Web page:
The actor Liam Neeson has sparked many debates in the past 24 hours, after comments he made in a recent interview made headlines.
The 66-year-old was being interviewed by The Independent, promoting his new film Cold Pursuit, when he told the story of a friend of his who was apparently raped.
Neeson confessed the incident happened years ago, and admitted he is now ‘ashamed’ of the way he acted, describing his actions as being ‘awful behaviour’.
Speaking to The Independent, the actor said:
She handled the situation of the rape in the most extraordinary way. But my immediate reaction was I asked, did she know who it was? No. What colour were they? She said it was a black person.
I went up and down areas with a cosh, hoping I’d be… approached by somebody. I’m ashamed to say that, and I did it for maybe a week – hoping some [Neeson gestures air quotes with his fingers] ‘black b*stard’ would come out of a pub and have a go at me about something, you know? So that I could kill him.
It was horrible, horrible, when I think back, that I did that.
And I’ve never admitted that, and I’m saying it to a journalist. God forbid […]
It’s awful. But I did learn a lesson from it, when I eventually thought, ‘What the f*ck are you doing’, you know?
I understand that need for revenge, but it just leads to more revenge, to more killing and more killing.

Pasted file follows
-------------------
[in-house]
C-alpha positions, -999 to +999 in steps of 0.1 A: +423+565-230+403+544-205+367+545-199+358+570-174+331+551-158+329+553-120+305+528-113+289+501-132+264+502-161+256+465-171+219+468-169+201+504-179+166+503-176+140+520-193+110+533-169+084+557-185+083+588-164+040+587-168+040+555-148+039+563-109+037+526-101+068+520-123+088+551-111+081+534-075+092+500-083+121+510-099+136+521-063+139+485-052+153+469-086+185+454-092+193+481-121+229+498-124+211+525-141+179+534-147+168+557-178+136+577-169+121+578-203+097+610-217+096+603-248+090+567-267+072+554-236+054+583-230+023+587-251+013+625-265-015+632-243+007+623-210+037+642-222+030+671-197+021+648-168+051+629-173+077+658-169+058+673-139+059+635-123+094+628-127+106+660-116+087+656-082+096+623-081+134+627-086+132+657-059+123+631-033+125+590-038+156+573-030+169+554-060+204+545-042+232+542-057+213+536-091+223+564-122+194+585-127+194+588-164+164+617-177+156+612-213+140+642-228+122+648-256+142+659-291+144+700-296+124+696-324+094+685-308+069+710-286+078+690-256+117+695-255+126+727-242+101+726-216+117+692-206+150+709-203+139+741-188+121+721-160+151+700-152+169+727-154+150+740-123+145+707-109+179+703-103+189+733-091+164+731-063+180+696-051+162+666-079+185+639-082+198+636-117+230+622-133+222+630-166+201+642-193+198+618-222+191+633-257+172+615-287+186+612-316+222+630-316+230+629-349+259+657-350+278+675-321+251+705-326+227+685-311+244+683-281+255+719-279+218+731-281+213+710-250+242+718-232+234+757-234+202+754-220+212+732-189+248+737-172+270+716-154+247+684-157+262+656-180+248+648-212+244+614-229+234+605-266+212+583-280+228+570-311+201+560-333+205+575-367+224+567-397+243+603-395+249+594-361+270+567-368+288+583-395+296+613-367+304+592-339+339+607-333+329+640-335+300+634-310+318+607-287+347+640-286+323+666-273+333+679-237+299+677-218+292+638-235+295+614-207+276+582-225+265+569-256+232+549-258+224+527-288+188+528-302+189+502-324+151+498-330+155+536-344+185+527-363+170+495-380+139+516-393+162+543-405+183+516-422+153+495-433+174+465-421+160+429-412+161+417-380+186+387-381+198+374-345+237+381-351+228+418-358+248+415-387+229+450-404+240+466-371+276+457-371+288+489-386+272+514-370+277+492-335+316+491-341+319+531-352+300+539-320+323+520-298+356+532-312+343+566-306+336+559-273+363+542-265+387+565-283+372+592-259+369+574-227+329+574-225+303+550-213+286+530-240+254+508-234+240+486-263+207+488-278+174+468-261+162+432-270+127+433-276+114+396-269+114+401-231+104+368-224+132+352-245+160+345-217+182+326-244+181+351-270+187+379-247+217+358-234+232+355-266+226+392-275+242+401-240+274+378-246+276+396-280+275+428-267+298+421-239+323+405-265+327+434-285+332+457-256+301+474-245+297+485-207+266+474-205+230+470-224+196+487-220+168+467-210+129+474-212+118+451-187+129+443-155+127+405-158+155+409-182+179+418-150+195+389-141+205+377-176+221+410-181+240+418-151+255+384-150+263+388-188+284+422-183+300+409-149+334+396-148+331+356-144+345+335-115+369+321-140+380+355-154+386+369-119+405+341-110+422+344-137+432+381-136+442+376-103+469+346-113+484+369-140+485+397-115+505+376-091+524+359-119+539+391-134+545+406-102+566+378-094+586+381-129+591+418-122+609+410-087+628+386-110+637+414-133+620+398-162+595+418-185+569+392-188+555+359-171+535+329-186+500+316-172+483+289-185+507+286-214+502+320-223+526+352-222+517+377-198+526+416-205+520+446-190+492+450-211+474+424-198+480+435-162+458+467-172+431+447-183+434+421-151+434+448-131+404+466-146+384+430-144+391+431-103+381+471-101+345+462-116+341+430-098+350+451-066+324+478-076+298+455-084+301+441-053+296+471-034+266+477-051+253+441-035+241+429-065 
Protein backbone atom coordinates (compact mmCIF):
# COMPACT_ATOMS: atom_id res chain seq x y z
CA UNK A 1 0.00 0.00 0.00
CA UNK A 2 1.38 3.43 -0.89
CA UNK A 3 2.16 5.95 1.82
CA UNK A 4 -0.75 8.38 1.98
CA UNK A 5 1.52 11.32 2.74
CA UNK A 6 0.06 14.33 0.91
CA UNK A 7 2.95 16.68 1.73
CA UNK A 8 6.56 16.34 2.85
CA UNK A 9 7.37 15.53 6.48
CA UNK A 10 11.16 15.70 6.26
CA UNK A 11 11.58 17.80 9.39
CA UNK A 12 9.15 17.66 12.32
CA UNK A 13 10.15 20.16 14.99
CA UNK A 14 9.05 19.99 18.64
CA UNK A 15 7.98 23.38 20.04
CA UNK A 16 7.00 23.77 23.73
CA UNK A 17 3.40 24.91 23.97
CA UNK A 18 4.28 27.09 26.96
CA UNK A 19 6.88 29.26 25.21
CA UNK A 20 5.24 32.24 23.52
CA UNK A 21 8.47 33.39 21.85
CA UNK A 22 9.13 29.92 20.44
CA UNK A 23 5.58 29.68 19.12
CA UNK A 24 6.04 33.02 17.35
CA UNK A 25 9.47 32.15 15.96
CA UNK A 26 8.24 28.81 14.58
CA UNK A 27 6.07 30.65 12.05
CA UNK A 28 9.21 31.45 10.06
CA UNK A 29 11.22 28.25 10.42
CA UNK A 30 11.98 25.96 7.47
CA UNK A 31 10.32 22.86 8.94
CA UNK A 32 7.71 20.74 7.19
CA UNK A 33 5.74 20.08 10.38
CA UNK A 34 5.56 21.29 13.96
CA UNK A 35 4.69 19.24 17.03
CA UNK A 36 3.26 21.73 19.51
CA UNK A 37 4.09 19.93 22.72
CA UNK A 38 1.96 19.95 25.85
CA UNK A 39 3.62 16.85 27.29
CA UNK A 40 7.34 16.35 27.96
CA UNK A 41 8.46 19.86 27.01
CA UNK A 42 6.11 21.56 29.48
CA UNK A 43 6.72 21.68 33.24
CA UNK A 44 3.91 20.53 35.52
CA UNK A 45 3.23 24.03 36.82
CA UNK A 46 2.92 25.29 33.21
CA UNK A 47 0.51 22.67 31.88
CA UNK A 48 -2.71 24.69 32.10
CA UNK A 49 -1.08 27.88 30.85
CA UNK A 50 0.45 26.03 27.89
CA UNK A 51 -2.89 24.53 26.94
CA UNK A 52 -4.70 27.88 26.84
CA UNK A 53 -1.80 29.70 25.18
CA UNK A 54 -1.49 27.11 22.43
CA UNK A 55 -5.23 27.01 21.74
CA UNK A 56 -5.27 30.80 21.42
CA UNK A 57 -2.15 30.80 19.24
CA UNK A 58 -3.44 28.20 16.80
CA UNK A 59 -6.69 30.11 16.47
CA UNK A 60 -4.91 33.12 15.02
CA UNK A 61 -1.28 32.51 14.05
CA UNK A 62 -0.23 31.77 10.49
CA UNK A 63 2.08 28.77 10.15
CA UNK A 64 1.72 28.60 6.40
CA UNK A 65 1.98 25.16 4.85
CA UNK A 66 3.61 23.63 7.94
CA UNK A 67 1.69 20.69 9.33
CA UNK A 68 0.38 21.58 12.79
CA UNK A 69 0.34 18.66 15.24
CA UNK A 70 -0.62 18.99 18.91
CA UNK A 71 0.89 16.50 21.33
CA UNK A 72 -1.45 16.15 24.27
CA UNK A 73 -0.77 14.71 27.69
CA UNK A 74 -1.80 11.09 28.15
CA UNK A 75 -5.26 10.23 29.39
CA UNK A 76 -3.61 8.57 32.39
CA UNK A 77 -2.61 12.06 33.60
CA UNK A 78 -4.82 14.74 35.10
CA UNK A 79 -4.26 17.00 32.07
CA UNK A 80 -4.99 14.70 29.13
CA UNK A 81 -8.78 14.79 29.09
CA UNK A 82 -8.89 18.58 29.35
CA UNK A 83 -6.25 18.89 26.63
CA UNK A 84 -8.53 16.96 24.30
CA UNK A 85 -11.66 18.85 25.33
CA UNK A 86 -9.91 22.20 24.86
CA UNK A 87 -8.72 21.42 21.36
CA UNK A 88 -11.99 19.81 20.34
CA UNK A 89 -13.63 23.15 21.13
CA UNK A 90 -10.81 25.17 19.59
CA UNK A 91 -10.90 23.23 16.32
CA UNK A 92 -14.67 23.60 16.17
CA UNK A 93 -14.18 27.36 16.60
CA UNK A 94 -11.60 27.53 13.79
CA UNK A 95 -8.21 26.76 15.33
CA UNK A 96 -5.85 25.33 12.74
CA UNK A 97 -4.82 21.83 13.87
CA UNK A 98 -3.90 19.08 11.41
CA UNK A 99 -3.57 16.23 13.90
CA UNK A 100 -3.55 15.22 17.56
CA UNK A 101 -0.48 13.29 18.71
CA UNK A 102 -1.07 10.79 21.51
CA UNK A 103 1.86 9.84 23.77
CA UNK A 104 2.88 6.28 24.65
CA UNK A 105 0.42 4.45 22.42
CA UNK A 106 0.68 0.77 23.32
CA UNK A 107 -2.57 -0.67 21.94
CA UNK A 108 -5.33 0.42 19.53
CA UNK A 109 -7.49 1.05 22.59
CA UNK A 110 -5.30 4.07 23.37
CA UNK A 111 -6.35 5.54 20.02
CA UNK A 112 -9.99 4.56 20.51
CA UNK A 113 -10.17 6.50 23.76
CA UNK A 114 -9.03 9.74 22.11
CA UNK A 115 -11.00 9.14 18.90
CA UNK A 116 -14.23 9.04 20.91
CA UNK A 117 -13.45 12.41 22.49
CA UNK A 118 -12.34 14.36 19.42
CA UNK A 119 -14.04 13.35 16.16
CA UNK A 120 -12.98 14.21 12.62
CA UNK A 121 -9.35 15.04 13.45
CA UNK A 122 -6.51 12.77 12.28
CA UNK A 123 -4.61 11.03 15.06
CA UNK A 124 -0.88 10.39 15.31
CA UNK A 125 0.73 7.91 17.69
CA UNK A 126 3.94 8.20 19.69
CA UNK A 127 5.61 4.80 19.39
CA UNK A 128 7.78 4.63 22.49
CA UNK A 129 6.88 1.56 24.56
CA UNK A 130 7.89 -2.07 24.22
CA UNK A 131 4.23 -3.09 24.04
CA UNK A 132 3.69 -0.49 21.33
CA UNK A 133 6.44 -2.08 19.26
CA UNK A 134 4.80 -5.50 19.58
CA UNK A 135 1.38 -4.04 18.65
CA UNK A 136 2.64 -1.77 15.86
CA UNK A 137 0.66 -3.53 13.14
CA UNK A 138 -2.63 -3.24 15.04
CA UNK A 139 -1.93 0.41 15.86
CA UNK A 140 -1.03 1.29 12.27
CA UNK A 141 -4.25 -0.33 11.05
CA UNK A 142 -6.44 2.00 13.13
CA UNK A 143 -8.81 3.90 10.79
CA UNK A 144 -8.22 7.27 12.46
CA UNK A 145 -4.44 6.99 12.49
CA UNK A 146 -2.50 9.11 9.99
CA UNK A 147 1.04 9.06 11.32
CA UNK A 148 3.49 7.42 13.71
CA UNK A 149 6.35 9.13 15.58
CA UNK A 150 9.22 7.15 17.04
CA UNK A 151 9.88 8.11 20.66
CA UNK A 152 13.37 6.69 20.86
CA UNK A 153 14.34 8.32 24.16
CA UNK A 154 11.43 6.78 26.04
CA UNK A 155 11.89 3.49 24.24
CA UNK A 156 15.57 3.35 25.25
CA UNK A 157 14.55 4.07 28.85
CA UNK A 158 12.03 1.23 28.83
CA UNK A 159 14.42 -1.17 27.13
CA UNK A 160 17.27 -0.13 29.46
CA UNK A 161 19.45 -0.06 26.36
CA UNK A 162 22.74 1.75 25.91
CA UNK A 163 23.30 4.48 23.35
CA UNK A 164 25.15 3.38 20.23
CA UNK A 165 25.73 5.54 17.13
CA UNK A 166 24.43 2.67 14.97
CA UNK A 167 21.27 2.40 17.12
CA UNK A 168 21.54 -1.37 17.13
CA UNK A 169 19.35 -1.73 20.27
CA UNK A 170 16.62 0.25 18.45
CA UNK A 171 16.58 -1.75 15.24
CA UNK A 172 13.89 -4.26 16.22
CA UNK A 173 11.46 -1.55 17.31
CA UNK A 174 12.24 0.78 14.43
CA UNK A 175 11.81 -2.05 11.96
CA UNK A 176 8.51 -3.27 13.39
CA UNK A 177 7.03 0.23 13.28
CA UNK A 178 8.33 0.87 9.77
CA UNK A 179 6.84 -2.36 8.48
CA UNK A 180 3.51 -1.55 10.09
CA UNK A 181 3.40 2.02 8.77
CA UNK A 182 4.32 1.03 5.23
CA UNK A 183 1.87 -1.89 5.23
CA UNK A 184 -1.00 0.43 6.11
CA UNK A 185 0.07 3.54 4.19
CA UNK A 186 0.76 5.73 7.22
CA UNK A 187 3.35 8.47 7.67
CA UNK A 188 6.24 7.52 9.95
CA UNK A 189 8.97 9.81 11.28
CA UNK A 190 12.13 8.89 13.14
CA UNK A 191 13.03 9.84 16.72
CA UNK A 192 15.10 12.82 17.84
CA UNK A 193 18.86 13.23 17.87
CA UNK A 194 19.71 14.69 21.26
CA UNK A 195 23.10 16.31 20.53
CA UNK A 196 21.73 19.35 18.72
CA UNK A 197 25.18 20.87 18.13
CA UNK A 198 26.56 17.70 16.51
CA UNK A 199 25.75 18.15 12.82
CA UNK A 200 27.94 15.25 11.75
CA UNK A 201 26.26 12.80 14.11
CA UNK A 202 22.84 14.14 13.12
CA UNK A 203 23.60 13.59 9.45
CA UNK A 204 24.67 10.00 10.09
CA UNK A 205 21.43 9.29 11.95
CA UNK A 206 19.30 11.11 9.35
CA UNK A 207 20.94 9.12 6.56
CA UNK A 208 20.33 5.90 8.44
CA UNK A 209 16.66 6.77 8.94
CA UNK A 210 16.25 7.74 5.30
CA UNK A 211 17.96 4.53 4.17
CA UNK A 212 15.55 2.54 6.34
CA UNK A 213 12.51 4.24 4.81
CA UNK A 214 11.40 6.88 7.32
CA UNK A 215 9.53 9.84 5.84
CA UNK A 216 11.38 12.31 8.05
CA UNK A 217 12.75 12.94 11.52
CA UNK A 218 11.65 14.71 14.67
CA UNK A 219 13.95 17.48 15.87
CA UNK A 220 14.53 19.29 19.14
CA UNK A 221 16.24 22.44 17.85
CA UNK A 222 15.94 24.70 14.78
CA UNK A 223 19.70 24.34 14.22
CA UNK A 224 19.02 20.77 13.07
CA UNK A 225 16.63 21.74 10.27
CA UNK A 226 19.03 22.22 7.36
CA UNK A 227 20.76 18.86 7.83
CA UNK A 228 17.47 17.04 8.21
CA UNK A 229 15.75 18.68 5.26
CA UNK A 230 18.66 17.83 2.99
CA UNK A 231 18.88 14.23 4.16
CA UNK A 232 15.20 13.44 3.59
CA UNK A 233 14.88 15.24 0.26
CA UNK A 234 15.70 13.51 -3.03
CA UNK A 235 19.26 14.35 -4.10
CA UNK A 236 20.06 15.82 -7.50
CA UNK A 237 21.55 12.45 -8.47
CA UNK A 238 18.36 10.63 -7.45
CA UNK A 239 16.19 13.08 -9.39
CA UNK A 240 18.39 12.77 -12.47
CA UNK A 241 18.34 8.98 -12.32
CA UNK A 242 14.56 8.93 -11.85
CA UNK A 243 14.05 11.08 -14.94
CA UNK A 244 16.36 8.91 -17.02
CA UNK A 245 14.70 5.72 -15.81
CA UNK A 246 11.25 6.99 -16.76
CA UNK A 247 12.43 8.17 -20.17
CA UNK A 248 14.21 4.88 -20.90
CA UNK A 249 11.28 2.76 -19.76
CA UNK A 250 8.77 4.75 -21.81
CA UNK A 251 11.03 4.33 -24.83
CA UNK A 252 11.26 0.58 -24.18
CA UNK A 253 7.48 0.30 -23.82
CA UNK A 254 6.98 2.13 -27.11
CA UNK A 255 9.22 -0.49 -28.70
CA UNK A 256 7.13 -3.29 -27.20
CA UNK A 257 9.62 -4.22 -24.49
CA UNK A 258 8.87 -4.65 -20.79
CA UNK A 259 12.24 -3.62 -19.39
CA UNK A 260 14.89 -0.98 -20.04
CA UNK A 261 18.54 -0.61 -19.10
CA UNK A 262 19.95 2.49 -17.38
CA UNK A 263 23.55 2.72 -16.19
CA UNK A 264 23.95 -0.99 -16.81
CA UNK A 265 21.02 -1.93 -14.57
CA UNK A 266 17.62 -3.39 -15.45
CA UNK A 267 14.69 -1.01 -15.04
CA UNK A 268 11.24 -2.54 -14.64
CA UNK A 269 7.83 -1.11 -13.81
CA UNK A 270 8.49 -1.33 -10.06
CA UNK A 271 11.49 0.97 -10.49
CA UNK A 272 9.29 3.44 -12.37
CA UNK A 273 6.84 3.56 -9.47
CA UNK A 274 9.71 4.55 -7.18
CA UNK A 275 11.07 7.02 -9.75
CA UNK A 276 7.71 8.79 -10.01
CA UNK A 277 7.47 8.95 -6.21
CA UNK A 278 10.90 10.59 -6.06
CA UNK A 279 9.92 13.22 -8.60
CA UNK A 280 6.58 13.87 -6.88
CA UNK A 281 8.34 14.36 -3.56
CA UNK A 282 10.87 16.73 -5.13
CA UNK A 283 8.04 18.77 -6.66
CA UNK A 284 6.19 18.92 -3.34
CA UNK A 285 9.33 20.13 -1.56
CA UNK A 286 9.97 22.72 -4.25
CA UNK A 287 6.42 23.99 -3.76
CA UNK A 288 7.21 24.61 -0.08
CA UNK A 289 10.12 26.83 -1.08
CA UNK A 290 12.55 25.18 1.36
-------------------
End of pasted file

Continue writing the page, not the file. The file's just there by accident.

His comments, of course, sparked a huge reaction among readers and fans, and the actor has since appeared on Good Morning America to further explain his remarks.
Emphasising that he was ‘not racist’, Neeson spoke about his reaction to the horrible ordeal his friend went through, and the ‘primal urge’ he felt to seek revenge.
He said, via Evening Standard:
The topic of a film is a dark comedy, but its base is revenge, and the lady journalist was asking me how I tap into that and I remember an incident nearly 40 years ago where a dear friend of mine was brutally raped.
She told me and she handled the situation incredibly bravely but I had never felt this feeling before which was a primal urge to lash out.
I asked her ‘did you know the person?’ It was a man. No. His race? She said he was a black man, I thought OK.
Then after that I went out deliberately into black areas in this city looking to be set upon so I could unleash physical violence and I did it maybe four or five times until I caught myself on and it really shocked me, this primal urge I had.
And it hurt me. I did seek help. I went to my priest and had two very good friends I spoke to.
Neeson was also asked whether he would have had the same reaction ‘with a white man’. To which he responded:
If she’d have said a Brit, a Scot, a Lithuanian, I would have reacted the same. I was trying to show honour and stand up for my friend in this medieval fashion.
I’m a fairly intelligent guy and that’s why it shocked me. I did want to lash out because my friend was brutally raped. It’s a learning curve.
The actor added that, while the comments have caused controversy, he hoped it would spark a positive discussion and make more people think before they speak about such issues.
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Charlie Cocksedge is a journalist at UNILAD. He graduated from the University of Manchester with an MA in Creative Writing, where he learnt how to write in the third person, before getting his NCTJ. His work has also appeared in such places as The Guardian, PN Review and the bin.